Timing Your Kids When Brushing Their Teeth

It's already hard enough to teach your kids good dental habits. Trying to get them to brush after meals and floss regularly can be a pain in the neck. But should you also be timing your kids when brushing their teeth? Believe it or not, there may be some benefits to getting out the stopwatch.

How Much Time Should Kids Spend Brushing Teeth?

Children love to take their time getting dressed in the morning, packing their backpacks and cleaning their rooms. But they often rush through their dental routine. According to the dental experts at the University of Nebraska Medical Center, it should take about two minutes to brush their teeth. But Tim Durham, D.D.S. explains that it's not just time that matters.

Dr. Durham says that good dental habits require more than just a two-minute time investment. "Many times we spend two minutes scrubbing away at just the tops of our teeth," he says in his YouTube video for the university. He goes on to say that we need to get to the inside of our teeth by the tongue, to the outsides of our teeth and to the areas back behind the front and back teeth. "It's both quality and time that matters," he says.

Methods: Timing Your Kids When Brushing Their Teeth

So what's the best way to make sure your kids spend the right amount of time brushing properly? Depending on the age of your children, there are different techniques you can try.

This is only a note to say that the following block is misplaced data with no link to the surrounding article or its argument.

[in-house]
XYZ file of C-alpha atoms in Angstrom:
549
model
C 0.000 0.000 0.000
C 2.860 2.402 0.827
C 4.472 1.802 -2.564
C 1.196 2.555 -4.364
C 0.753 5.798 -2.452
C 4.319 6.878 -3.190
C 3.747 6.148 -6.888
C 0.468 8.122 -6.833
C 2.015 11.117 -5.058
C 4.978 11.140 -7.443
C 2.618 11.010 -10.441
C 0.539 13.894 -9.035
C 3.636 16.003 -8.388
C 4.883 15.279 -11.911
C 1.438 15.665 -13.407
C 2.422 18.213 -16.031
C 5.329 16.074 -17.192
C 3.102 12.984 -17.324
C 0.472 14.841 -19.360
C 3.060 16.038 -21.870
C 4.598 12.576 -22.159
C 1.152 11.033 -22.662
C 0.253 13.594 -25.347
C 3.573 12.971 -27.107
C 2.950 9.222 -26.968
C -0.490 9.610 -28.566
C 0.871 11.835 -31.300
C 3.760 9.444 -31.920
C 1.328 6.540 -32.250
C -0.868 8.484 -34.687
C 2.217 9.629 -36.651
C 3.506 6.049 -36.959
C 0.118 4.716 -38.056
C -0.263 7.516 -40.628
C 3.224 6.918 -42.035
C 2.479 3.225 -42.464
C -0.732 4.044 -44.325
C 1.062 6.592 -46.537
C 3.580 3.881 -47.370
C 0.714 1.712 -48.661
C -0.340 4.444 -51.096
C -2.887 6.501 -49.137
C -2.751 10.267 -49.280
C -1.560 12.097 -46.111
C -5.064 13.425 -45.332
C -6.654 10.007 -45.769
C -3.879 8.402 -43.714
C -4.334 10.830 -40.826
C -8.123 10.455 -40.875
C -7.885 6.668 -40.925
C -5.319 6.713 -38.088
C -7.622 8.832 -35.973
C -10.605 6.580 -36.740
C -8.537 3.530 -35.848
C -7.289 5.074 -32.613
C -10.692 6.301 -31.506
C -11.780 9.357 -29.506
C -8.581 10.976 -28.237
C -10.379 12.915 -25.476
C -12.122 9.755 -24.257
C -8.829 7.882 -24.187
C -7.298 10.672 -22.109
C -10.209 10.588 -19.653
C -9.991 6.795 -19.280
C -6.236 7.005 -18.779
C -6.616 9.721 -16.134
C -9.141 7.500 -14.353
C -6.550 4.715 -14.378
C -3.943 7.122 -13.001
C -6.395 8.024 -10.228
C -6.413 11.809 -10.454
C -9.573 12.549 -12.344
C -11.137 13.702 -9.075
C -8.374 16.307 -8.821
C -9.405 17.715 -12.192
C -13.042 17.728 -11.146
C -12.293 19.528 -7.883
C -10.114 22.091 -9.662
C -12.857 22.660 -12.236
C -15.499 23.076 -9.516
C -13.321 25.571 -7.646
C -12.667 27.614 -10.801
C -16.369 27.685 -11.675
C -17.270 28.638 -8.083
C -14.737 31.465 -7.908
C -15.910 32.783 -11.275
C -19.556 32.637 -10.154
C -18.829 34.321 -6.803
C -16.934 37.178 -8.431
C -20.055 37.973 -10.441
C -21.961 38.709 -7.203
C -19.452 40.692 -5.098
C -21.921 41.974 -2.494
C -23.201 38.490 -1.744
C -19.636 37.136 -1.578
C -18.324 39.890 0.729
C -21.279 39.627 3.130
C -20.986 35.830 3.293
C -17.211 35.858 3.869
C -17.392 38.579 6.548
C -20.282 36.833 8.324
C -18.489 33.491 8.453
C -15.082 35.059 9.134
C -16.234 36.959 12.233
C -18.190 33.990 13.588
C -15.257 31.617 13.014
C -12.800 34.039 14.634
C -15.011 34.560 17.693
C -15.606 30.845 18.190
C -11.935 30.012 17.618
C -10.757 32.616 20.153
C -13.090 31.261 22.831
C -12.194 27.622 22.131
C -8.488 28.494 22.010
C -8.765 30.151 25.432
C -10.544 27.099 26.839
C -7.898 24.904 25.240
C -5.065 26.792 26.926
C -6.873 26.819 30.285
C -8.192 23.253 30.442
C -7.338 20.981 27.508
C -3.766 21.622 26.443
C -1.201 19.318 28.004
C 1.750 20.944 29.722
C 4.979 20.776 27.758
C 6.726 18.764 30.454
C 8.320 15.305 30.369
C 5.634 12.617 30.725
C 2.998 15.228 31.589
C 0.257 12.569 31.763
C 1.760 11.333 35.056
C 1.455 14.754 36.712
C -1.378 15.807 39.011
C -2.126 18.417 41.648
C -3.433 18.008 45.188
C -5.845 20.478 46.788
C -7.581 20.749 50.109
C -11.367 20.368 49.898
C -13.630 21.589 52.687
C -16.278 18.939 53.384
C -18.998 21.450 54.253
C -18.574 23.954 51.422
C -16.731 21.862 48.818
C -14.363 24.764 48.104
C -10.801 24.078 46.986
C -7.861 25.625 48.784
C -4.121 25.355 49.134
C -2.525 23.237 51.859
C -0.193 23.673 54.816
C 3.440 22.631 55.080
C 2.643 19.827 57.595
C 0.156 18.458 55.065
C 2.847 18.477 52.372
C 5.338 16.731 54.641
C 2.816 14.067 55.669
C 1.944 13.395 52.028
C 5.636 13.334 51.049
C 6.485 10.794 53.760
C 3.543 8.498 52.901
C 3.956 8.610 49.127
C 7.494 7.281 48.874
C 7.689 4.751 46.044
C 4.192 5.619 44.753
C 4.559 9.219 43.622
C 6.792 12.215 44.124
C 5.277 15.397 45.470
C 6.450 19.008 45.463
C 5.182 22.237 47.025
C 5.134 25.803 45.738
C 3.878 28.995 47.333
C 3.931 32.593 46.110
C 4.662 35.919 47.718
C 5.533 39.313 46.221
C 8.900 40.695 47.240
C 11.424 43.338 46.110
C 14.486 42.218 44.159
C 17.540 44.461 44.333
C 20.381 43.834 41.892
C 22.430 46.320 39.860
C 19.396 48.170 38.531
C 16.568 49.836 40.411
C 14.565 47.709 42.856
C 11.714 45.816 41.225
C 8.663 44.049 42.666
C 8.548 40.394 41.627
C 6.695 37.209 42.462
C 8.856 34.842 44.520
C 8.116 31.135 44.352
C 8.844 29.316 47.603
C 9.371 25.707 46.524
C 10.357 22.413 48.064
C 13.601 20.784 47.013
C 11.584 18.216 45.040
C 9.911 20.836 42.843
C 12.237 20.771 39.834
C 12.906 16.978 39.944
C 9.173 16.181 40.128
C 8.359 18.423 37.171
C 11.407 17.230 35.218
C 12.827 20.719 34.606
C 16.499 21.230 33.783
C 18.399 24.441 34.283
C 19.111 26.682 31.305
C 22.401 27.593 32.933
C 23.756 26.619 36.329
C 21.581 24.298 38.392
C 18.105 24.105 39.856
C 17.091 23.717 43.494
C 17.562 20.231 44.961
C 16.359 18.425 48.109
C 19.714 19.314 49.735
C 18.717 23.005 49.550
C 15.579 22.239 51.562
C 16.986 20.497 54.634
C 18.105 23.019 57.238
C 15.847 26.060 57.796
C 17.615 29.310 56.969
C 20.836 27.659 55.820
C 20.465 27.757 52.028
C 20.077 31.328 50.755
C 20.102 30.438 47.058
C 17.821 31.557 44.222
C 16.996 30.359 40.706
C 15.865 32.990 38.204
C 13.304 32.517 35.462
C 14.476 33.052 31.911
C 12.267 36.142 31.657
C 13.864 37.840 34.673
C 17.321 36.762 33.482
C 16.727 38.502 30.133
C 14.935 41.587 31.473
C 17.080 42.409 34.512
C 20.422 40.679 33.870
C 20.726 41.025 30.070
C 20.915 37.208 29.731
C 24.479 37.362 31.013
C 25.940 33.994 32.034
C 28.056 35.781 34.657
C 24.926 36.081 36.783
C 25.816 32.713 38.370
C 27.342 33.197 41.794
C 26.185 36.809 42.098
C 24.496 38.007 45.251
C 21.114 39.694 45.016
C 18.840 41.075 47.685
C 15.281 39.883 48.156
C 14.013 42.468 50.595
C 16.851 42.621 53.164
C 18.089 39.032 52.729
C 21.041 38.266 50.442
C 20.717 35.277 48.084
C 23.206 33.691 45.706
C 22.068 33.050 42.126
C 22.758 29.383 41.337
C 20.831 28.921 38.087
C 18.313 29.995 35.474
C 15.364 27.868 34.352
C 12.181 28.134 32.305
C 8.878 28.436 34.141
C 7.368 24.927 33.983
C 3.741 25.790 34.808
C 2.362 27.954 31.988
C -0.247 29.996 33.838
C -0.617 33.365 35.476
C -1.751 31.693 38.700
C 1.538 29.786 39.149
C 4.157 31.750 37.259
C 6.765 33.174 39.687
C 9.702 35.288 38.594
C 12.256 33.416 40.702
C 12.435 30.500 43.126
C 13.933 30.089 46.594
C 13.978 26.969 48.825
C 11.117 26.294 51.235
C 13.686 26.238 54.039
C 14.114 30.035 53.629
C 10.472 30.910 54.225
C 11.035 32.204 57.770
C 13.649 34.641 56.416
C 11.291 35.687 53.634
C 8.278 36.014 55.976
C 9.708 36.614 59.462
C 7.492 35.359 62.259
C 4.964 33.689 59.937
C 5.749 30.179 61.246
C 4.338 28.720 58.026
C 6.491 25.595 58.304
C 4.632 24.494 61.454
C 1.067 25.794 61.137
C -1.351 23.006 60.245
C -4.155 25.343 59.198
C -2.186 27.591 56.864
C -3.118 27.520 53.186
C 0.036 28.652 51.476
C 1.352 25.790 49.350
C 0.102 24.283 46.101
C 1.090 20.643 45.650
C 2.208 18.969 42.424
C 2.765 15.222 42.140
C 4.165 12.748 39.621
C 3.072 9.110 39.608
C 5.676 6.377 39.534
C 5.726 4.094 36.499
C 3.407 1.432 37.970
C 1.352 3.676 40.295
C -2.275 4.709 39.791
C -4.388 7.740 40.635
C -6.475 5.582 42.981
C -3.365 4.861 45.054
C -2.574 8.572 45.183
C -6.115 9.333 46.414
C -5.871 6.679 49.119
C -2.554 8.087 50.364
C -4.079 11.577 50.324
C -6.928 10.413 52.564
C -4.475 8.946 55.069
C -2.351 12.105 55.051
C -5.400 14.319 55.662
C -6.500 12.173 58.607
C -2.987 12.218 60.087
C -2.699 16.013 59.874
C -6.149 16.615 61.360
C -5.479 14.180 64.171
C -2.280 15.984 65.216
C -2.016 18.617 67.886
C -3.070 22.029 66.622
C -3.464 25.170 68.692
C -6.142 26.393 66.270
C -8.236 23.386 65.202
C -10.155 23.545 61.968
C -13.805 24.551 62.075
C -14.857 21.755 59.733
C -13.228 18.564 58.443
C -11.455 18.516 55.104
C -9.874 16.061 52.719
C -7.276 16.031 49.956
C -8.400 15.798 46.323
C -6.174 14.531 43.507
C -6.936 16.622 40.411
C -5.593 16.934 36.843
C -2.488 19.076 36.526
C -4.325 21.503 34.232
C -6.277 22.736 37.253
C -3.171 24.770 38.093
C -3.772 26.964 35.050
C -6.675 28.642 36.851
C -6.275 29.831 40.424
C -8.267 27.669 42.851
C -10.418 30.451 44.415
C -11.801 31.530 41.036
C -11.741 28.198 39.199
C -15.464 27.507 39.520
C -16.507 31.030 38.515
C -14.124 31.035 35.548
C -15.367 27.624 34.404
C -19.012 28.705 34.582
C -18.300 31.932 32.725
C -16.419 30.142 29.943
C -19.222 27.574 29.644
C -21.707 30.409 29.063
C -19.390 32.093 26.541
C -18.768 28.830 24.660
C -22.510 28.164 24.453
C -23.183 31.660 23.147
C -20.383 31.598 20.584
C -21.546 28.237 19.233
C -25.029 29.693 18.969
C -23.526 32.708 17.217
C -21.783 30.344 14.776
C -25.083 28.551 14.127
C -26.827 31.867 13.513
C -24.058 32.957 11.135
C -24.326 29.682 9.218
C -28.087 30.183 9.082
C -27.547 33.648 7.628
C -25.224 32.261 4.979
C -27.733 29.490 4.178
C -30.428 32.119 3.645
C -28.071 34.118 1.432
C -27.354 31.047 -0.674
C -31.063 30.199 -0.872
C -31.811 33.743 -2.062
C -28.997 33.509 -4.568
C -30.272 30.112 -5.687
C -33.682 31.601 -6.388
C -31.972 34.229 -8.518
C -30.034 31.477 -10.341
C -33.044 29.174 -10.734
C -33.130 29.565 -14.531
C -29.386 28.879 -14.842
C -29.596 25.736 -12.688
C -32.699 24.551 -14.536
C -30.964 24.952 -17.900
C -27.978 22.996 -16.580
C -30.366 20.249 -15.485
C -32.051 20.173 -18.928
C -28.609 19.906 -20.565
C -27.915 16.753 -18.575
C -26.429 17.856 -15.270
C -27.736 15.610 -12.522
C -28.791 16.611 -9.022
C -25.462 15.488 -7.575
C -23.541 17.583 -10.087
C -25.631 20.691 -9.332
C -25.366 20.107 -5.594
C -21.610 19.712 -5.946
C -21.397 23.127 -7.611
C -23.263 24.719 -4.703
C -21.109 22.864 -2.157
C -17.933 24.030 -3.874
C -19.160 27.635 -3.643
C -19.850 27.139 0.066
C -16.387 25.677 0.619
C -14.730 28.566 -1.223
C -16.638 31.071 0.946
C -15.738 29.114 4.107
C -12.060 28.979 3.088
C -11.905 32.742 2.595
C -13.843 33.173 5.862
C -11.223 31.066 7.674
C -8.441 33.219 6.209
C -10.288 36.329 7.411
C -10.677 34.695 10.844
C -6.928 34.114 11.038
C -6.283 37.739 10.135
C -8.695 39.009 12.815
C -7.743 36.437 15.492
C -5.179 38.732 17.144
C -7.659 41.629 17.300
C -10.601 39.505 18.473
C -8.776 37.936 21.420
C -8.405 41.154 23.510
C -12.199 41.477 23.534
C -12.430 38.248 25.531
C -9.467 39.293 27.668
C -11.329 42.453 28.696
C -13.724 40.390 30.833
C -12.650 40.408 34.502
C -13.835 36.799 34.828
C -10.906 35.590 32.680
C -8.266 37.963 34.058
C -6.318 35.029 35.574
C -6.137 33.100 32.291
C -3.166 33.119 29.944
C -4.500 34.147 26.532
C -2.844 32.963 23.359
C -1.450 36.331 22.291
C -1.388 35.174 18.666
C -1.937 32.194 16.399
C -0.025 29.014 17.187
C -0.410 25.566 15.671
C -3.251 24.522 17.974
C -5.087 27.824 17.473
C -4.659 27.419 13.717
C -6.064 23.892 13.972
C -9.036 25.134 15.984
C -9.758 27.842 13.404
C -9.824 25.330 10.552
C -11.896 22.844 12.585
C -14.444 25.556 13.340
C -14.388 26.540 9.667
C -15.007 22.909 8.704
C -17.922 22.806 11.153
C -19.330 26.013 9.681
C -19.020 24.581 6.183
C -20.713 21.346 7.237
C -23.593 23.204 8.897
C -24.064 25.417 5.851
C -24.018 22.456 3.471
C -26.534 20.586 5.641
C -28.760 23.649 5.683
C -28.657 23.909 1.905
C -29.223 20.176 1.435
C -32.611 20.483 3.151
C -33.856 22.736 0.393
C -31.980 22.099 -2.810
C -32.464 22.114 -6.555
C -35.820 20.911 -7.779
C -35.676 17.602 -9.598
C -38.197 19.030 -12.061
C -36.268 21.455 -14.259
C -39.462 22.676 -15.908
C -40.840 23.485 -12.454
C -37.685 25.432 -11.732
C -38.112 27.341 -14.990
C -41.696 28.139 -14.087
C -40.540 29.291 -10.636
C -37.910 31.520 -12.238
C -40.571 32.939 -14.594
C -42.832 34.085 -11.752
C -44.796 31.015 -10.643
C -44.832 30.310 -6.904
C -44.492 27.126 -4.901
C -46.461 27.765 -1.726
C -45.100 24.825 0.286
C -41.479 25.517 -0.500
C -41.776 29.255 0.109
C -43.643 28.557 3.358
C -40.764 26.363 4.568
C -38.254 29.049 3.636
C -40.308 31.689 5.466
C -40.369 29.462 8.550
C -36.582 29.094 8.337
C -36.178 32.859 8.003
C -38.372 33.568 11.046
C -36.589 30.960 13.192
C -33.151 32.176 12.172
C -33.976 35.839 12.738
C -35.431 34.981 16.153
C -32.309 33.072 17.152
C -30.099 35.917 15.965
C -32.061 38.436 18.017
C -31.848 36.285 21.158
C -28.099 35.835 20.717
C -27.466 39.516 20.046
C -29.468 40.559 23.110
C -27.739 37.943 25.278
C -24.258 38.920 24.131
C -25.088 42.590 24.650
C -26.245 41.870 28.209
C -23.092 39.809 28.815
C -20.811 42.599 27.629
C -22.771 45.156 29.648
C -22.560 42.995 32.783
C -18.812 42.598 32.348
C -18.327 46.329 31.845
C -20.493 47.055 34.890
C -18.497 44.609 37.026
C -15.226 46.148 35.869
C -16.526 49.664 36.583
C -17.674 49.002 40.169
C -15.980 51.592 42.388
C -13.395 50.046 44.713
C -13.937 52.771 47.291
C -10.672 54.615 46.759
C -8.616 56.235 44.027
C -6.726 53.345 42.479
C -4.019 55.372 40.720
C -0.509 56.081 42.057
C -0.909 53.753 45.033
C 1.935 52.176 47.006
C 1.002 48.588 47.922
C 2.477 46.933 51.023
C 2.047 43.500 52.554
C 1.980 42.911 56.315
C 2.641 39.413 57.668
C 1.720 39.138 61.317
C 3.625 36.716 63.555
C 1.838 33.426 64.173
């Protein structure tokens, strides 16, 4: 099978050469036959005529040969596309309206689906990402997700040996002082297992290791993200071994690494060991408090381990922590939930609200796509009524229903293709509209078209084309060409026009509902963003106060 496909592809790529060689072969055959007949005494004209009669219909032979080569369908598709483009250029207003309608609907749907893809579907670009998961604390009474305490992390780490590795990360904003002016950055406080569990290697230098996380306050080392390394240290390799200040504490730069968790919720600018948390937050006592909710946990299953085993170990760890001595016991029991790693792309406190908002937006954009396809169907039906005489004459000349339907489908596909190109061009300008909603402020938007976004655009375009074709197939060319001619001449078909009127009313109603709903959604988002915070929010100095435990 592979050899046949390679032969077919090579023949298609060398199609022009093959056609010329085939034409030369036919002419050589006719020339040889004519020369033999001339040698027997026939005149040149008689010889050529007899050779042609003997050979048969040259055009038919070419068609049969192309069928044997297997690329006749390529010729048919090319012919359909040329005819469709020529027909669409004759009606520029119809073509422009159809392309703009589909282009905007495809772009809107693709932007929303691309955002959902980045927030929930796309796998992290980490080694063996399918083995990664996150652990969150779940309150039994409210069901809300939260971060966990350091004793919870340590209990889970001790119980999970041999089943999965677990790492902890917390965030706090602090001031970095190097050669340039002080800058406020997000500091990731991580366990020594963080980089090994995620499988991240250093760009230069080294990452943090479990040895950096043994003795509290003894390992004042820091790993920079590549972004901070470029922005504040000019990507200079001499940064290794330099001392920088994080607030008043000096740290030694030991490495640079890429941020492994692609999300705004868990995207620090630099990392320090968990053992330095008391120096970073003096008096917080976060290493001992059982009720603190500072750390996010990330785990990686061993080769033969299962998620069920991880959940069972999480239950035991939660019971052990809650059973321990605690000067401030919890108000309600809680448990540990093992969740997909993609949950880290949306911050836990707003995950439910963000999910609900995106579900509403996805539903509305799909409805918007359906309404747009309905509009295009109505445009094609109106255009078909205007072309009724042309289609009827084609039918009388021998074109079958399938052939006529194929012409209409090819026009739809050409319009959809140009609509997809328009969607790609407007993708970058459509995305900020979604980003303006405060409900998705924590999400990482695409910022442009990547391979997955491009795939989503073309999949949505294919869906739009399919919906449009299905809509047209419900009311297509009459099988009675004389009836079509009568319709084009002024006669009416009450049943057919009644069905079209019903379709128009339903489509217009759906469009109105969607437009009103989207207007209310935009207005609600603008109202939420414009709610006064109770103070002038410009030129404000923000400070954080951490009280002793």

Toddlers: At this age, you are probably still supervising their dental routine. Adapt one of their favorite songs to make it last about two minutes and sing out loud while your child is brushing.

Older children: If you don't want to sing to your nine-year-old while he's brushing, get him a timer to sit on his bathroom counter. He may not always use it, but you can zip into the bathroom once in a while to set the timer and see if he takes enough time to reach the different areas of his mouth when he brushes.

Teens: As your kids get older, they'll want more independence. Invest in an electric toothbrush with a timer to make sure they are taking enough time to brush their teeth. There are several brands on the market that include a two-minute timer for proper brushing.

Since children mimic what you do, have you timed yourself lately? Brushing together may be the best way to show your kids how important it is to exercise a proper dental routine.

This article is intended to promote understanding of and knowledge about general oral health topics. It is not intended to be a substitute for professional advice, diagnosis or treatment. Always seek the advice of your dentist or other qualified healthcare provider with any questions you may have regarding a medical condition or treatment.

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How to FLOSS

  1. Pull 18 to 24 inches of dental floss from the floss dispenser.

  2. Wrap the ends of the floss around your index and middle fingers.

  3. Hold the floss tightly around each tooth in a C shape; move the floss back and forth in a push-pull motion and up and down against the side of each tooth.

How to BRUSH

  1. Place the toothbrush at a 45°angle along the gum line. Move the toothbrush in a back and forth motion, and repeat for each tooth.

  2. Brush the inside surface of each tooth, using the same back and forth technique.

  3. Brush the chewing surface (top) of each tooth.

  4. Use tip of brush to brush behind each tooth — front and back, top and bottom and up and down strokes.

  5. Be sure to brush your tongue to remove odor-causing bacteria.